Low cost image sensor extender reference design from Lattice

Lattice Semiconductor has unveiled the SensorExtender reference design that is able to offer a low-cost approach to remotely locate image sensors up to eight meters away from the image signal processor (ISP) and transmit and receive video signals at resolutions that range up to 720p60 and 1080p30.

The reference design uses inexpensive low-cost Cat5E cable to carry high-definition video and to send I2C sensor control signals from the ISP during the vertical blanking period. Three twisted pairs carry the video and commands while a fourth pair provides power and ground to the remotely located sensors.

This solution serves applications that require image sensors to be separated from the image signal processor, which are often placed in tight spaces without room for adjacent ISPs to process the image. Typical applications include medical probes, large screen TVs with an integrated HD camera, surveillance domes, piping inspection ports, and point-of-sale scanners. The SensorExtender may link a single sensor to an ISP or connect a number of sensors to a central processor.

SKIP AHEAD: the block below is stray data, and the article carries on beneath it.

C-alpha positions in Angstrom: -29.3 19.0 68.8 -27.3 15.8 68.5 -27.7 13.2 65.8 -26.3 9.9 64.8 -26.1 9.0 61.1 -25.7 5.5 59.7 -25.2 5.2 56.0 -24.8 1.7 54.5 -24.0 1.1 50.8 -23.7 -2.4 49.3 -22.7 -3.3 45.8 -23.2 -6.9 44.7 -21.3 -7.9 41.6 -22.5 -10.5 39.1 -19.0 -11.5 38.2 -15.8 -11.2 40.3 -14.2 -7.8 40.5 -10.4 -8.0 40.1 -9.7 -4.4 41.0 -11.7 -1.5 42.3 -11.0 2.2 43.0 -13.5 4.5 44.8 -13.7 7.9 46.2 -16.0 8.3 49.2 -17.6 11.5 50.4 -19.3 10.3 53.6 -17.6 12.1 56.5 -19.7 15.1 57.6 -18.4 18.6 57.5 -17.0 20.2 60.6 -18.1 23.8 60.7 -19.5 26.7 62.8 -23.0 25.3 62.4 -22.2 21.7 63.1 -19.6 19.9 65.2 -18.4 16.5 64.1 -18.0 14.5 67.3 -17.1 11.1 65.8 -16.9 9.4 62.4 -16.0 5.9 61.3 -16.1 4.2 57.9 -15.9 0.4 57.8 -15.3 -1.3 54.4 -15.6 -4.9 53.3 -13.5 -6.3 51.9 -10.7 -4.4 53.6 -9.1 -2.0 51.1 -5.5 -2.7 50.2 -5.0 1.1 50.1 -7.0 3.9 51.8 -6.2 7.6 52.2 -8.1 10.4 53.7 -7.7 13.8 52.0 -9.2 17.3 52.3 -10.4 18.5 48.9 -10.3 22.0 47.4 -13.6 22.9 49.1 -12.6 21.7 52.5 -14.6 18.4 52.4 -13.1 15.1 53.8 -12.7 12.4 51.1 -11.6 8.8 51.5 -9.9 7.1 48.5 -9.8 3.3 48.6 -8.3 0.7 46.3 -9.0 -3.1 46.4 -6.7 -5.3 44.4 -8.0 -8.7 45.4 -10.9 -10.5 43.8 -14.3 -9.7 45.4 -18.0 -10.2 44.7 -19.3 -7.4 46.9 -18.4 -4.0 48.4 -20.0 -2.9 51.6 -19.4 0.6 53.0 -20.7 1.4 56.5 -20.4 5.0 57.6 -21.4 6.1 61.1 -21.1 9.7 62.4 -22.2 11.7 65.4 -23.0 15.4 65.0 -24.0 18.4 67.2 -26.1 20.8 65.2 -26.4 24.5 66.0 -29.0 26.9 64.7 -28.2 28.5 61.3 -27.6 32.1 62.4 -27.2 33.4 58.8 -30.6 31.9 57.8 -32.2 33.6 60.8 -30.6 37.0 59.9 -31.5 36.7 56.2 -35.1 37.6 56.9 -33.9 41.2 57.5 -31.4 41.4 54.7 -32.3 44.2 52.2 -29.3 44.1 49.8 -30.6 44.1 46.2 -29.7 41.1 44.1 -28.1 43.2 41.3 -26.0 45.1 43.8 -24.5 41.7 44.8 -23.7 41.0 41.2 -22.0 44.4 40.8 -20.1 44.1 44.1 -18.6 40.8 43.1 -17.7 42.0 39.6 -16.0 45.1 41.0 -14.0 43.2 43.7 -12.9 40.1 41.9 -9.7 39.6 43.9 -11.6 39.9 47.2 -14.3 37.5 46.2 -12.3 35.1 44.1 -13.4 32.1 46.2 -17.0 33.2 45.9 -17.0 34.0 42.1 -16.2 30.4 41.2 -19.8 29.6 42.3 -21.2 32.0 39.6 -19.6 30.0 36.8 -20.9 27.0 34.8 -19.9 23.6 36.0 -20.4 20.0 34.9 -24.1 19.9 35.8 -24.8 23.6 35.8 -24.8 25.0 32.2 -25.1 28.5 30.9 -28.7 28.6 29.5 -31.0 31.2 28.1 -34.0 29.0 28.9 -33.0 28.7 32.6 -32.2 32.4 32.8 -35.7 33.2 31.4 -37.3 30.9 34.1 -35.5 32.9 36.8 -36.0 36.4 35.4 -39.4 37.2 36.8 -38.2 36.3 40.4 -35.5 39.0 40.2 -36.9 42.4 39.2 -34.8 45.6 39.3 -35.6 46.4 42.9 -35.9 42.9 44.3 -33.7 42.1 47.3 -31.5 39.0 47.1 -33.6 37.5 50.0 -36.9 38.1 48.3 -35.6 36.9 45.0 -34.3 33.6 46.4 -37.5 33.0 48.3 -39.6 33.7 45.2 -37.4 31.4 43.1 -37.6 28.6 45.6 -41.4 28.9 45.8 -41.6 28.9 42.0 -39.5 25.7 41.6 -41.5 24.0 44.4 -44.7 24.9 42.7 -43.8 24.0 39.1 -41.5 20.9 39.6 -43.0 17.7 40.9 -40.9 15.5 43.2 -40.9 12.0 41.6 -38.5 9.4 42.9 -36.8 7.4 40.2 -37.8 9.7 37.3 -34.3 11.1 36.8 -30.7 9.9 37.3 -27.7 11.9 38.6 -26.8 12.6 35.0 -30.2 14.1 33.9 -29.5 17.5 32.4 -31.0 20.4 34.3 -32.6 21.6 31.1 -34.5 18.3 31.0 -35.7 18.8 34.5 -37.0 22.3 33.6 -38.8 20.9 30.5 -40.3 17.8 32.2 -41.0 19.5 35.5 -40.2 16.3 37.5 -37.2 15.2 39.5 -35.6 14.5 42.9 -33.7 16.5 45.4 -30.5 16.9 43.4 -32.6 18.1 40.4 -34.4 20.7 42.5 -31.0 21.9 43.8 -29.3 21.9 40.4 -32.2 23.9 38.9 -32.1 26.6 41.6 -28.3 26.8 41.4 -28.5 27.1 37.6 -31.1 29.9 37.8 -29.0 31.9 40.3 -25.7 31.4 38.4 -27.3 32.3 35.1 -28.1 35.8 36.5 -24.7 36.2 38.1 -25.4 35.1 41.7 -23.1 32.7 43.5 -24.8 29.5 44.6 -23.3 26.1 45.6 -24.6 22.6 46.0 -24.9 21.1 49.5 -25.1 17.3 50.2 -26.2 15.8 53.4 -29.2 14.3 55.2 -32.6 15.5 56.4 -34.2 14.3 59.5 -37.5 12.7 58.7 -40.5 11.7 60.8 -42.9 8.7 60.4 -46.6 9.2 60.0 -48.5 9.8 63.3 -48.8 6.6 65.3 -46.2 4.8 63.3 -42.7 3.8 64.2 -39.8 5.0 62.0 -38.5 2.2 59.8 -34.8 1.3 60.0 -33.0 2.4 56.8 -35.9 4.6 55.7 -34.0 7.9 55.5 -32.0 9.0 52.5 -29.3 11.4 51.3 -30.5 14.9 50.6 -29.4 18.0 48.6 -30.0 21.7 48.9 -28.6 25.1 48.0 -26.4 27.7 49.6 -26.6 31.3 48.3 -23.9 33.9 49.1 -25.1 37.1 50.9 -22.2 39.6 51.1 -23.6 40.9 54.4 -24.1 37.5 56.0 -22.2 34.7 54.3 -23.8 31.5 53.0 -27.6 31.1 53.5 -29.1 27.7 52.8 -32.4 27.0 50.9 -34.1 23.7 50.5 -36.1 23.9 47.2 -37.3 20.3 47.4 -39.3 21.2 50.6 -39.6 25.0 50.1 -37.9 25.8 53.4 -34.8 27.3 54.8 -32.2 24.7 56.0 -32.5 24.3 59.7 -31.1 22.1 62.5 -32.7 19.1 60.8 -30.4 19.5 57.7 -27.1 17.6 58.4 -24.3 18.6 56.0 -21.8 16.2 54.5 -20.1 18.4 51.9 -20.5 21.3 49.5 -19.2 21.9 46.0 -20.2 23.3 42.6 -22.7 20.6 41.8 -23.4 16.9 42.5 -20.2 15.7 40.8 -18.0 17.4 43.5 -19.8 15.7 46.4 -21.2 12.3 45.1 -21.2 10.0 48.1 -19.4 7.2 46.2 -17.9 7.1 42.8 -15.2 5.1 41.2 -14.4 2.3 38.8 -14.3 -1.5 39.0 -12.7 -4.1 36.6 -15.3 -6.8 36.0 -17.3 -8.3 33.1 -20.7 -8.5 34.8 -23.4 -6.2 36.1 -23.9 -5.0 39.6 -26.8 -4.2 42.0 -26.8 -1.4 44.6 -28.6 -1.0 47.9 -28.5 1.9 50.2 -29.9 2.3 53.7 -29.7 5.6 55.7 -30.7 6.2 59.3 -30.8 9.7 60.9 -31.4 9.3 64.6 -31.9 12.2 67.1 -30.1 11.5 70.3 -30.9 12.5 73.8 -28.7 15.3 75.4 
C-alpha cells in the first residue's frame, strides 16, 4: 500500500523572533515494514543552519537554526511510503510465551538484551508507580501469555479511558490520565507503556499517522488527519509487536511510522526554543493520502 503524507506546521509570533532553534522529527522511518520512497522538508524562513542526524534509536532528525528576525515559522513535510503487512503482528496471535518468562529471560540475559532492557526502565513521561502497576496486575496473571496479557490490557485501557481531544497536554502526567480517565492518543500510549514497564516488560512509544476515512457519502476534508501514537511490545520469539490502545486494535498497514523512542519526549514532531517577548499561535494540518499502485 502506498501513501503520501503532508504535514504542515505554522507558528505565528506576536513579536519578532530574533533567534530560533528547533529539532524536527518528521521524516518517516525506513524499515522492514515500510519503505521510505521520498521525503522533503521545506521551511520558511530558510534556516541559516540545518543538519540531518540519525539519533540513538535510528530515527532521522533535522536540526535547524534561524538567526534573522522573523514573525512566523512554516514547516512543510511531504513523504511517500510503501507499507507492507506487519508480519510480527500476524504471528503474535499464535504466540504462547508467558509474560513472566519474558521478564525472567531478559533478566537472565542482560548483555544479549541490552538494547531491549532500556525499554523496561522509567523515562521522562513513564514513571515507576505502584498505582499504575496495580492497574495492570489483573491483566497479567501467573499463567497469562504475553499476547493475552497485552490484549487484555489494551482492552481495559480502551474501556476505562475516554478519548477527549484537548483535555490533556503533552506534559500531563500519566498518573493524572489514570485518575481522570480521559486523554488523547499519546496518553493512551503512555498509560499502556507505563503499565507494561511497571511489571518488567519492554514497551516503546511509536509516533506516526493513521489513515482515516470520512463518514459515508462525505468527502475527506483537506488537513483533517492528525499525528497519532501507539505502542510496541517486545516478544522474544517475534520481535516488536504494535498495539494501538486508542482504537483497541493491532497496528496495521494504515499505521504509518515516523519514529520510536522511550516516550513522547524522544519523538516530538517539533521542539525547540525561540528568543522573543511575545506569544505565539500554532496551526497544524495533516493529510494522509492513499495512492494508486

“Many customers and partners wanted a low-cost digital solution to put image sensors in difficult-to-reach places far from the ISP as well as benefit from the clarity and quality of HD images,” said Ted Marena, Director of Solutions Marketing at Lattice Semiconductor. “The combination of our video expertise and the flexibility of our low- cost FPGAs enables camera system designers to easily and inexpensively implement this compelling solution.”

The reference design uses two Lattice MachXO2 low density FPGAs: one is placed next to the image sensor and the other is located just before the ISP. A single twisted pair CAT5E/6 cable connects the two.

The design offers a variety of interfaces (before serialization) for CSI-2, HiSPi, parallel, or sub-LVDS image sensors along with support for extending two or more image sensors. Additionally, the reference design allows parallel or serial ISP interfaces (after-deserialization). Designers can configure parallel interfaces to handle 1.8V, 2.5V, or 3.3V LVCMOS levels.

The reference design is tested with the Aptina MT MT9M024 and the Lattice HDR-60 camera development kit’s base board.



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